Replaced my rear dif cover with this Mag-Hytec differential cover. It holds two quarts more fluid, it's finned and made out of aircraft grade aluminum, so it should keep things cooler. It features a drain plug and a dip stick to keep and eye on things. Also there is a larger magnet inside the cover.
That looks like a good product. I looked at the Mag-Hytec web site. Most of their differential covers include an o-ring seal rather than a gasket.

I am particularly interested in the automatic transmission pans made by Mag-Hytec. I'm taking a trip soon and plan to keep an eye on the transmission fluid temperature - I recently installed a transmission temp gauge. If the temperature is on the high side, the Mag-Hytec product may aid in reducing the temperature a bit.

Quote:
Originally Posted by flygrrl View Post
I stupidly left summer windshield washer in my Jeep and it froze and busted the feeder tube under the hood. I took off the heat shield on the hood and repaired the feeder tubes with silicone tubing from a useless Keurig machine I took apart. It fit perfectly. I still have more tubing and I am sure I will find a use for it. There is no such thing as junk, just stuff you haven't used yet.
Leonie
Not laughing, but chuckling... that sounds like something I would do although finding the silicone hose that I saved from another project would be a dilemma for me. Sometimes I suffer from the too much stuff and can't find it syndrome.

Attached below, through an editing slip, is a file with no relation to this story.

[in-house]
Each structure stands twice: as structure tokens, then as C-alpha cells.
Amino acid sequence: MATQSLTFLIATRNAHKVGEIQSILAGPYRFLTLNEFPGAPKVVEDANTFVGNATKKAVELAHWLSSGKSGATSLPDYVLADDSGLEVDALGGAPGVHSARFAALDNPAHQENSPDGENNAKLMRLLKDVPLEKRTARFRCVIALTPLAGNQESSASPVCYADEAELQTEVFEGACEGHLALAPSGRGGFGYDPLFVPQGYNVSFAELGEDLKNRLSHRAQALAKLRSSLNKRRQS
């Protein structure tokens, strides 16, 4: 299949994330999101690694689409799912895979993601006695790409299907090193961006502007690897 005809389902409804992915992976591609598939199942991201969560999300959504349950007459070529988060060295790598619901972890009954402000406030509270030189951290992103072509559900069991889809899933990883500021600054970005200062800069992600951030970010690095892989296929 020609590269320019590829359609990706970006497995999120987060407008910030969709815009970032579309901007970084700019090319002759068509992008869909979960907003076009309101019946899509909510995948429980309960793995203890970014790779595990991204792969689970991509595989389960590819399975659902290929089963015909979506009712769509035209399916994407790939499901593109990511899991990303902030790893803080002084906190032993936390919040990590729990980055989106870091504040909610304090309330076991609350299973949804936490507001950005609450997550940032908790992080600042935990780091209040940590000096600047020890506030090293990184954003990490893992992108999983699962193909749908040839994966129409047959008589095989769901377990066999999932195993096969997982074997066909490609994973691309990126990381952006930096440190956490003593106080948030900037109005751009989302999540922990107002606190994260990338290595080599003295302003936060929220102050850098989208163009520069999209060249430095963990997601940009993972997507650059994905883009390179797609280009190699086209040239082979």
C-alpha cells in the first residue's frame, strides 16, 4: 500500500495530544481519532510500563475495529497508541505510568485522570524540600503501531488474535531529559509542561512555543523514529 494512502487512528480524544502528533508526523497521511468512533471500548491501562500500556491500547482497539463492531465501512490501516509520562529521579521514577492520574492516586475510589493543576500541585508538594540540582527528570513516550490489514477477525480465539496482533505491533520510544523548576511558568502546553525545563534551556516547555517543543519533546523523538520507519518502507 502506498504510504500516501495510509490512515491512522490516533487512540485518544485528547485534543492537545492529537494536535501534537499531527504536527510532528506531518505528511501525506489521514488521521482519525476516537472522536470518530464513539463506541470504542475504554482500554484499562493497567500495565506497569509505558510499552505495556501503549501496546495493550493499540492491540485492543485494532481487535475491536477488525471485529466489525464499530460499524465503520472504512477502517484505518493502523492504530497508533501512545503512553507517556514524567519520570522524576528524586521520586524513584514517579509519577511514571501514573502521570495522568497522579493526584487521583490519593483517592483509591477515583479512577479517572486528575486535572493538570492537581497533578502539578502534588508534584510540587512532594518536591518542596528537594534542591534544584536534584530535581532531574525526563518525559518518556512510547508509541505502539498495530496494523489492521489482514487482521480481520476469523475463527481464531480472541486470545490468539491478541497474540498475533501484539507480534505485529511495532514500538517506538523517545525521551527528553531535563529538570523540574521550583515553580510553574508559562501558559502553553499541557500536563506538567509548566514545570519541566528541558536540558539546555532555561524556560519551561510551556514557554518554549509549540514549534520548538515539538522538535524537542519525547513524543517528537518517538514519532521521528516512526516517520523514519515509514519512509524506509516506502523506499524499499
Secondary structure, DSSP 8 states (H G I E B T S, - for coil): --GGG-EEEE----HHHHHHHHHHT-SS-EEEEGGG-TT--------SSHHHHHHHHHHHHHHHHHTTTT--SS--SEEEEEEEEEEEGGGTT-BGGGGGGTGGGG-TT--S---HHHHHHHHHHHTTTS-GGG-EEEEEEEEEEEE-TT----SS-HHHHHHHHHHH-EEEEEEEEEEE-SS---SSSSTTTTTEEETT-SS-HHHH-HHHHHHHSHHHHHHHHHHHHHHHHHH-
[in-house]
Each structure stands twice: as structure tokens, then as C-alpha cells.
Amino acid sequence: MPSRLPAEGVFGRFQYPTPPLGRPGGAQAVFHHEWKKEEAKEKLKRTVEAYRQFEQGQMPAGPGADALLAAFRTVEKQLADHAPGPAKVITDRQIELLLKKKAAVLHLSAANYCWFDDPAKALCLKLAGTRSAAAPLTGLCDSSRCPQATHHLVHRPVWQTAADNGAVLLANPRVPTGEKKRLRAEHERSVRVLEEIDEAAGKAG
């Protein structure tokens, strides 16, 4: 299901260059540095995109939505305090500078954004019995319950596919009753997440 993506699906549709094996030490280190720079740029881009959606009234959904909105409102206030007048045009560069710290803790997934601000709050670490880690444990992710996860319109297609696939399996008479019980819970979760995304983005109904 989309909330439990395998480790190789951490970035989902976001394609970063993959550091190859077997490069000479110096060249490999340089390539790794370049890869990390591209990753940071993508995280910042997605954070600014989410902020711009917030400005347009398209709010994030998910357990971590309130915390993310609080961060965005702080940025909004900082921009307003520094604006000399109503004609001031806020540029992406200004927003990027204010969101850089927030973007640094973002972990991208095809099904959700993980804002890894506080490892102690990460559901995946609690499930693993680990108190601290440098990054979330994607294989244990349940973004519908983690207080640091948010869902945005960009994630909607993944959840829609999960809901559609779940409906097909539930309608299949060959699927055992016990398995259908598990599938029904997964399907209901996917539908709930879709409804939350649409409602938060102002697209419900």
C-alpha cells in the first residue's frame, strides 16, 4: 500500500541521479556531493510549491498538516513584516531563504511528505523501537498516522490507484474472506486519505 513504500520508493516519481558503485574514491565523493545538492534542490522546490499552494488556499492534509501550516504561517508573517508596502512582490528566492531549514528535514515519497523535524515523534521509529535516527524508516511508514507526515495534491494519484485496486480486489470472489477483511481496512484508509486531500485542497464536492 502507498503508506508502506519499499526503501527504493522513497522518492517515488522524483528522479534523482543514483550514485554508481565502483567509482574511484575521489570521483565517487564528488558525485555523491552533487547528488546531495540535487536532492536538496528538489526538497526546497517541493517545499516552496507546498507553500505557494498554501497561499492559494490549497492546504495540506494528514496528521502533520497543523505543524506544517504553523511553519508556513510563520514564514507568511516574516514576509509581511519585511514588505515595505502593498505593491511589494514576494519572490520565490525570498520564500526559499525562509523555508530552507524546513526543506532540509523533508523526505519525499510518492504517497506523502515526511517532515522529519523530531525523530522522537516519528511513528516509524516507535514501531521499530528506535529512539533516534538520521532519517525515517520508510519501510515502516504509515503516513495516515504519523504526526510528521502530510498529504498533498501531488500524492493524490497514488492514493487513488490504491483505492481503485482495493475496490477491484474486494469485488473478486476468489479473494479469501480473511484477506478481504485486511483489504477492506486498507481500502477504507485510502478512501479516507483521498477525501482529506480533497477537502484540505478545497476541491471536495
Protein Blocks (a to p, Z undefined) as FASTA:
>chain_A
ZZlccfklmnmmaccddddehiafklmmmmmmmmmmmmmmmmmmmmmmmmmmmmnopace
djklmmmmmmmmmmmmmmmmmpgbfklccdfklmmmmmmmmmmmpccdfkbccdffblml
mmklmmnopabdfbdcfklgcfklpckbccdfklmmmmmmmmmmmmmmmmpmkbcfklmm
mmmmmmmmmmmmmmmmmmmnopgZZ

On a related note, it seems to be more and more difficult to find washer fluid rated for sub-freezing temperatures. Many of the retailers in Georgia are limited to selling fluid for above freezing temperatures. I guess there are some new regulations (state or federal EPA/EPD?) that limit products with certain chemical components. If that's true, many more people will be freezing and breaking items in their windshield washer systems.
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Lucius and Danielle
1992 29' Excella Classic
1996 GMC Suburban C2500 7.4L
2005 Chevrolet Suburban K2500 8.1L
Got a cooped-up feeling, gotta get out of town, got those Airstream campin' blues...
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Old 03-23-2015, 07:10 AM   #9
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Spring 2014- rear view camera on the trailer, tires, Rock Tamers, anti-rattle device
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Old 03-23-2015, 08:46 AM   #10
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2003 F150 SuperCrew with 248,000 miles.

Over Christmas Holiday replaced:

Upper control arms with integral ball joints and new bushings.

Lower control arms, ball joints, and new bushings.

Stabilizer bar bushings.

Upper control arm cam bolts.

Lower left control arm Clunk washers.